General Stanley McChrystal experienced an extreme version of this in Iraq. As he would later write in Team of Teams, "the world had outpaced us. In the time it took us to move a plan from creation to approval, the battlefield for which the plan had been devised would have changed. By the time it had been implemented, the plan -- however ingenious in its initial design -- was often irrelevant."
Networking is one of the most overused terms in business today. It can refer to everything from a beer after work to an expensive corporate retreat. The underlying idea, all too often, is that random encounters will lead to good and unexpected places. There is some truth to that, but the reality is that it is incredibly rare and the most effective networking isn't random at all.
The challenge today is that change happens so fast that networking needs to happen at an operational cadence. When we have to solve a problem, we can't wait to randomly come across someone who can help us at a social event or annual offsite. We need to continuously connect silos both inside and outside our organization through fostering horizontal connections.
In One Mission, McChrystal's former aide de camp Chris Fussell describes two strategies they found effective. The first is the Operations and Intelligence (O&I) forum. These are meetings, usually held among a core set of people but open to anybody in the the wider organization through videoconference. It is held regularly, usually daily or weekly, and is made up of short briefings on anything important that is going on.
The second are liaison officers. These are not the usual coordination positions, but are restricted to high performing executives that can build credibility throughout an organization. For example, liaison officers at Eastdil Secured, a real estate investment bank, hold their positions for nine months and are responsible for explaining what relevance recent transactions in their office may have for the greater organization.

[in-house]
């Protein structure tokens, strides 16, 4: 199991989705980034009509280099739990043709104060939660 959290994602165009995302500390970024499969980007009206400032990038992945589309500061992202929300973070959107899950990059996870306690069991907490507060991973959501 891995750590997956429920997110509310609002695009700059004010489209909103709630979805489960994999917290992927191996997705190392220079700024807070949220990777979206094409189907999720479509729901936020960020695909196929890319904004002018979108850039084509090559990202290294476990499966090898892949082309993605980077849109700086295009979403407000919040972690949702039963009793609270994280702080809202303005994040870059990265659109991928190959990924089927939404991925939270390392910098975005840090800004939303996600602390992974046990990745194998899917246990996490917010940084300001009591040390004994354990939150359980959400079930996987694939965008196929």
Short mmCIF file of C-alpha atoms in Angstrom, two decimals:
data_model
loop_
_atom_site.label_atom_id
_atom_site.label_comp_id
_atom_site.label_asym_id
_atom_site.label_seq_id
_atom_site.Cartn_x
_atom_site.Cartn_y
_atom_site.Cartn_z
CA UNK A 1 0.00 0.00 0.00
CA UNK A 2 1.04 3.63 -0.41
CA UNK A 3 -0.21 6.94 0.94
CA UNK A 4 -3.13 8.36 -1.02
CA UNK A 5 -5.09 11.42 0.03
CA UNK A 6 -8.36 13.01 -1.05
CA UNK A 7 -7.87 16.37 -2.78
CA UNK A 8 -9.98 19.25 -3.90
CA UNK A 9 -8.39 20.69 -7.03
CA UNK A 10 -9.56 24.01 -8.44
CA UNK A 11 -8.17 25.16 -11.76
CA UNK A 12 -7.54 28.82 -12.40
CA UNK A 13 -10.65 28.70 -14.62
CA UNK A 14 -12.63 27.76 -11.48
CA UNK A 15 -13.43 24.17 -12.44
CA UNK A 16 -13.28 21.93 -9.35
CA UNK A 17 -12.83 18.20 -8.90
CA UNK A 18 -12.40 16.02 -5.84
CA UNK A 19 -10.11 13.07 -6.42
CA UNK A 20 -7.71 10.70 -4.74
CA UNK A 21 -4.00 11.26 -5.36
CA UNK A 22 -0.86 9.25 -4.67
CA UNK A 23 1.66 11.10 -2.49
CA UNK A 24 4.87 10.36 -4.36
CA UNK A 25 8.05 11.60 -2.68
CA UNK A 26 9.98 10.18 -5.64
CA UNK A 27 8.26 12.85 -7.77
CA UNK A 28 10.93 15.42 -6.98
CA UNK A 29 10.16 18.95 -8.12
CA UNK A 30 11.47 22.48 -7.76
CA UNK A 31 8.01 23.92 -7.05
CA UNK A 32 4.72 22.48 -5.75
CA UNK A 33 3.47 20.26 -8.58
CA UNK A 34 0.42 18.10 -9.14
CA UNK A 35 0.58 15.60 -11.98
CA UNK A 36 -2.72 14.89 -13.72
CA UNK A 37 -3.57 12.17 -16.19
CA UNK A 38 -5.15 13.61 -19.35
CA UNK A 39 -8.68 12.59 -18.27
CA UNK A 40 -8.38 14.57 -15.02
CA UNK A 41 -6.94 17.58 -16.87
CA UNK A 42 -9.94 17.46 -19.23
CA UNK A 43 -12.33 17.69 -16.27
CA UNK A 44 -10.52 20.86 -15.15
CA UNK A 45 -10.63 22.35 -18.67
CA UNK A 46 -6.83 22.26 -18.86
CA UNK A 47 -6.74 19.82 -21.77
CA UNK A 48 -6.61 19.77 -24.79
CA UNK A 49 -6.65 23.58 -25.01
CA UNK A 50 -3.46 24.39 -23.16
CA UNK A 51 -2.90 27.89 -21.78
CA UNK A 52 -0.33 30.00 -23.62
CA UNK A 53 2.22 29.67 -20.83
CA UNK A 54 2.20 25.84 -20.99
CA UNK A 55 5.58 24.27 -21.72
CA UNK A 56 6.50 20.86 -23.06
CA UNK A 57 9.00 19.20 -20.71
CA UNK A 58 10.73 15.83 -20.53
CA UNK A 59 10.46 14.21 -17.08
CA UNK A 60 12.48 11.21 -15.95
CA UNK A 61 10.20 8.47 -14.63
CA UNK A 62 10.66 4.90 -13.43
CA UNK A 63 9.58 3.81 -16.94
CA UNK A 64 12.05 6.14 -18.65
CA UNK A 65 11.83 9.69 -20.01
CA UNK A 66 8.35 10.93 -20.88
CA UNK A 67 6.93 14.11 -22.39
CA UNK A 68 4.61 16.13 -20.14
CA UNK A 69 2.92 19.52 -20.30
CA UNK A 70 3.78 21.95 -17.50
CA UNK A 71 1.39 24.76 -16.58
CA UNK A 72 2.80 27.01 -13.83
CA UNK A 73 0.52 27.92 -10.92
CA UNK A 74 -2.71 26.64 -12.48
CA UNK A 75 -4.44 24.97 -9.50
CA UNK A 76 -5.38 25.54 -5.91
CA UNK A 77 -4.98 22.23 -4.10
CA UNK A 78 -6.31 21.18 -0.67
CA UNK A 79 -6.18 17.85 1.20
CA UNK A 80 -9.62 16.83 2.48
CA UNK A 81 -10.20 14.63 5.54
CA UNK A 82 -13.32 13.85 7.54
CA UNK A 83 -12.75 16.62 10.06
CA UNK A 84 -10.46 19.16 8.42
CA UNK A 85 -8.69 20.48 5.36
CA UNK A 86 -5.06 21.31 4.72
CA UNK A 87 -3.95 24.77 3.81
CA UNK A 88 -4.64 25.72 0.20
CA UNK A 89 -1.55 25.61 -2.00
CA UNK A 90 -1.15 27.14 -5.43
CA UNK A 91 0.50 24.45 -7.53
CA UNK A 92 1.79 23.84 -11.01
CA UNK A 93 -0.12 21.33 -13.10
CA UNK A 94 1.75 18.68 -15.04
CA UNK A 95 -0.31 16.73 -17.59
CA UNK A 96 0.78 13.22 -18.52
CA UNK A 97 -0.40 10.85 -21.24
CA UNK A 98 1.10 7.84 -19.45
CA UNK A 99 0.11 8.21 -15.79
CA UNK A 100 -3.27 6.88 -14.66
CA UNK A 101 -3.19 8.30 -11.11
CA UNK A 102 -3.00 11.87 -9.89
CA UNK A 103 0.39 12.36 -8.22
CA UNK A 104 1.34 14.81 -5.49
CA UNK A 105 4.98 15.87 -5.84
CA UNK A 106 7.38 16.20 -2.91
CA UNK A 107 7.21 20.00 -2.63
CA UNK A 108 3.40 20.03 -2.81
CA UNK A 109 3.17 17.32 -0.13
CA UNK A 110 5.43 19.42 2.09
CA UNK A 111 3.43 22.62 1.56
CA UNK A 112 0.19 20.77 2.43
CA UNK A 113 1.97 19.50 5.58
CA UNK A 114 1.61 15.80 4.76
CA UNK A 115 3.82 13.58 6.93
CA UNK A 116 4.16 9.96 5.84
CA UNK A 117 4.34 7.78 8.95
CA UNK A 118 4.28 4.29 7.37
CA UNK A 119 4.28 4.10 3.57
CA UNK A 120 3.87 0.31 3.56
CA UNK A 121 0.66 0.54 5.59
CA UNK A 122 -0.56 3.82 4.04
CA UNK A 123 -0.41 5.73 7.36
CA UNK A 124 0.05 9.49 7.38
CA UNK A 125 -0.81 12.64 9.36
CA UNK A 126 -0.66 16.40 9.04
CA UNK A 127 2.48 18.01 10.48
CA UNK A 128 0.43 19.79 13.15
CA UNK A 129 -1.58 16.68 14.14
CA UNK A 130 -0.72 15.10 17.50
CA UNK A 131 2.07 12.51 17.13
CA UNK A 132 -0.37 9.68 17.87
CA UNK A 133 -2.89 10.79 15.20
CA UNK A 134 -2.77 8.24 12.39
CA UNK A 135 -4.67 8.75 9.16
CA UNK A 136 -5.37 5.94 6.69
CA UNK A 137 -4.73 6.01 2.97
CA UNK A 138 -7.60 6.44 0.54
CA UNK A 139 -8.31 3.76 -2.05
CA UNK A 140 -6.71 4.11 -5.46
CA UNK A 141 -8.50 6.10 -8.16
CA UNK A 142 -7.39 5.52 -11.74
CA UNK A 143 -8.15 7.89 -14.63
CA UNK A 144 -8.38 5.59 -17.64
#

These are, of course, only two options. Every organization needs to experiment and decide for itself what works best for their culture and strategy.
Losing Control, Gaining Power
As managers, we like things to be simple enough so that we can understand and control them. Yet at some point we need to come to terms with the fact that the lunatics run the asylum. If you limit the problems you can solve to those that you can manage directly, you will soon find yourself swallowed up by the inherent complexity of today's marketplace.
As Talia Milgrom-Elcott, Executive Director of 100Kin10, an organization which is committed to improving STEM education, told me, "complex problems tend to have multiple interconnected roots that require multiple interconnected solutions and can benefit from a networked approach based on shared values."
The answer is not to try to make things simpler and neither is it to design an organizational structure so complex that nobody can understand it, but rather to enable and empower informal relationships across your enterprise. Network theory shows that it takes a surprisingly small amount of these informal linkages to dramatically bring down social distance and help you adapt.
So we should, as Alfred North Whitehead wisely advised, "Seek simplicity but distrust it." If it's simple enough for us to fully grasp, it's probably too slow and rigid to be effective. Or, as General McChrystal put it, "the role of the leader was no more that of controlling puppet master, but of an empathetic crafter of culture."